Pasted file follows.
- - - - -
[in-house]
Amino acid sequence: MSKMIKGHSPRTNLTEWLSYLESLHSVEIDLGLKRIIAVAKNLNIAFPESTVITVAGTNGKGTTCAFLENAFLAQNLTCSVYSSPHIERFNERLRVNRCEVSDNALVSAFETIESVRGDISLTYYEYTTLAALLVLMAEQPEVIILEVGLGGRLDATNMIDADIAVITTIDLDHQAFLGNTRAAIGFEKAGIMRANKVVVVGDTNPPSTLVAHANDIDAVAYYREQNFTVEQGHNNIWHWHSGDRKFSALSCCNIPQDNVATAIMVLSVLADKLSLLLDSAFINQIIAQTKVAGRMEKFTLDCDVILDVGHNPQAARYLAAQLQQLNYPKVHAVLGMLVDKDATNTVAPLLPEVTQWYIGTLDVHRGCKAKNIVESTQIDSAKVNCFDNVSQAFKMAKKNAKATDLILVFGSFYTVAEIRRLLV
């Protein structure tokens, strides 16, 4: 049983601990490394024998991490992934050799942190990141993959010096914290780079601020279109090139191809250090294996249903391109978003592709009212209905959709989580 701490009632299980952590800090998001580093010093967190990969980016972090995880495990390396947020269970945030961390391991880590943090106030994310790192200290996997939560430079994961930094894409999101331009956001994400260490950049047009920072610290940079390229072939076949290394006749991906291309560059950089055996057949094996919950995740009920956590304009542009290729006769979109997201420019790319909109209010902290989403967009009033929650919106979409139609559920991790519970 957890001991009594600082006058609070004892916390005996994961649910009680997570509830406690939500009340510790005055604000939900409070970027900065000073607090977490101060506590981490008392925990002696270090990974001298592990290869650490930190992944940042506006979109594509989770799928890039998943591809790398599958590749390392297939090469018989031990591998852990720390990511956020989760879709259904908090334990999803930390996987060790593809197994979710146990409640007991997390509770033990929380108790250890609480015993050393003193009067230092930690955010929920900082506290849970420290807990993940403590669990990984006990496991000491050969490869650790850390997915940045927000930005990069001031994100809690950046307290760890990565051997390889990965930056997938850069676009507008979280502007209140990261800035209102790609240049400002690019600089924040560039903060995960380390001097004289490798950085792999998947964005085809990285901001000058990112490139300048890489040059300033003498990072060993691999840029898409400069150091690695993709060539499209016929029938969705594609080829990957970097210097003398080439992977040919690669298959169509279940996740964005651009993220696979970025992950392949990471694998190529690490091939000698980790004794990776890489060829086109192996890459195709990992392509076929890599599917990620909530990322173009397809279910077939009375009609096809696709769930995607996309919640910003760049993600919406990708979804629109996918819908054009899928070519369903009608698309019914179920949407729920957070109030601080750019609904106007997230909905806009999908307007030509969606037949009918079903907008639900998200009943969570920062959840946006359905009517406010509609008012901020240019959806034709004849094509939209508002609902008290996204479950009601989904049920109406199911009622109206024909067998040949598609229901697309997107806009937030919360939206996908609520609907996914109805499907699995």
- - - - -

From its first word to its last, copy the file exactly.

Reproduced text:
[in-house]
Amino acid sequence: MSKMIKGHSPRTNLTEWLSYLESLHSVEIDLGLKRIIAVAKNLNIAFPESTVITVAGTNGKGTTCAFLENAFLAQNLTCSVYSSPHIERFNERLRVNRCEVSDNALVSAFETIESVRGDISLTYYEYTTLAALLVLMAEQPEVIILEVGLGGRLDATNMIDADIAVITTIDLDHQAFLGNTRAAIGFEKAGIMRANKVVVVGDTNPPSTLVAHANDIDAVAYYREQNFTVEQGHNNIWHWHSGDRKFSALSCCNIPQDNVATAIMVLSVLADKLSLLLDSAFINQIIAQTKVAGRMEKFTLDCDVILDVGHNPQAARYLAAQLQQLNYPKVHAVLGMLVDKDATNTVAPLLPEVTQWYIGTLDVHRGCKAKNIVESTQIDSAKVNCFDNVSQAFKMAKKNAKATDLILVFGSFYTVAEIRRLLV
């Protein structure tokens, strides 16, 4: 049983601990490394024998991490992934050799942190990141993959010096914290780079601020279109090139191809250090294996249903391109978003592709009212209905959709989580 701490009632299980952590800090998001580093010093967190990969980016972090995880495990390396947020269970945030961390391991880590943090106030994310790192200290996997939560430079994961930094894409999101331009956001994400260490950049047009920072610290940079390229072939076949290394006749991906291309560059950089055996057949094996919950995740009920956590304009542009290729006769979109997201420019790319909109209010902290989403967009009033929650919106979409139609559920991790519970 957890001991009594600082006058609070004892916390005996994961649910009680997570509830406690939500009340510790005055604000939900409070970027900065000073607090977490101060506590981490008392925990002696270090990974001298592990290869650490930190992944940042506006979109594509989770799928890039998943591809790398599958590749390392297939090469018989031990591998852990720390990511956020989760879709259904908090334990999803930390996987060790593809197994979710146990409640007991997390509770033990929380108790250890609480015993050393003193009067230092930690955010929920900082506290849970420290807990993940403590669990990984006990496991000491050969490869650790850390997915940045927000930005990069001031994100809690950046307290760890990565051997390889990965930056997938850069676009507008979280502007209140990261800035209102790609240049400002690019600089924040560039903060995960380390001097004289490798950085792999998947964005085809990285901001000058990112490139300048890489040059300033003498990072060993691999840029898409400069150091690695993709060539499209016929029938969705594609080829990957970097210097003398080439992977040919690669298959169509279940996740964005651009993220696979970025992950392949990471694998190529690490091939000698980790004794990776890489060829086109192996890459195709990992392509076929890599599917990620909530990322173009397809279910077939009375009609096809696709769930995607996309919640910003760049993600919406990708979804629109996918819908054009899928070519369903009608698309019914179920949407729920957070109030601080750019609904106007997230909905806009999908307007030509969606037949009918079903907008639900998200009943969570920062959840946006359905009517406010509609008012901020240019959806034709004849094509939209508002609902008290996204479950009601989904049920109406199911009622109206024909067998040949598609229901697309997107806009937030919360939206996908609520609907996914109805499907699995």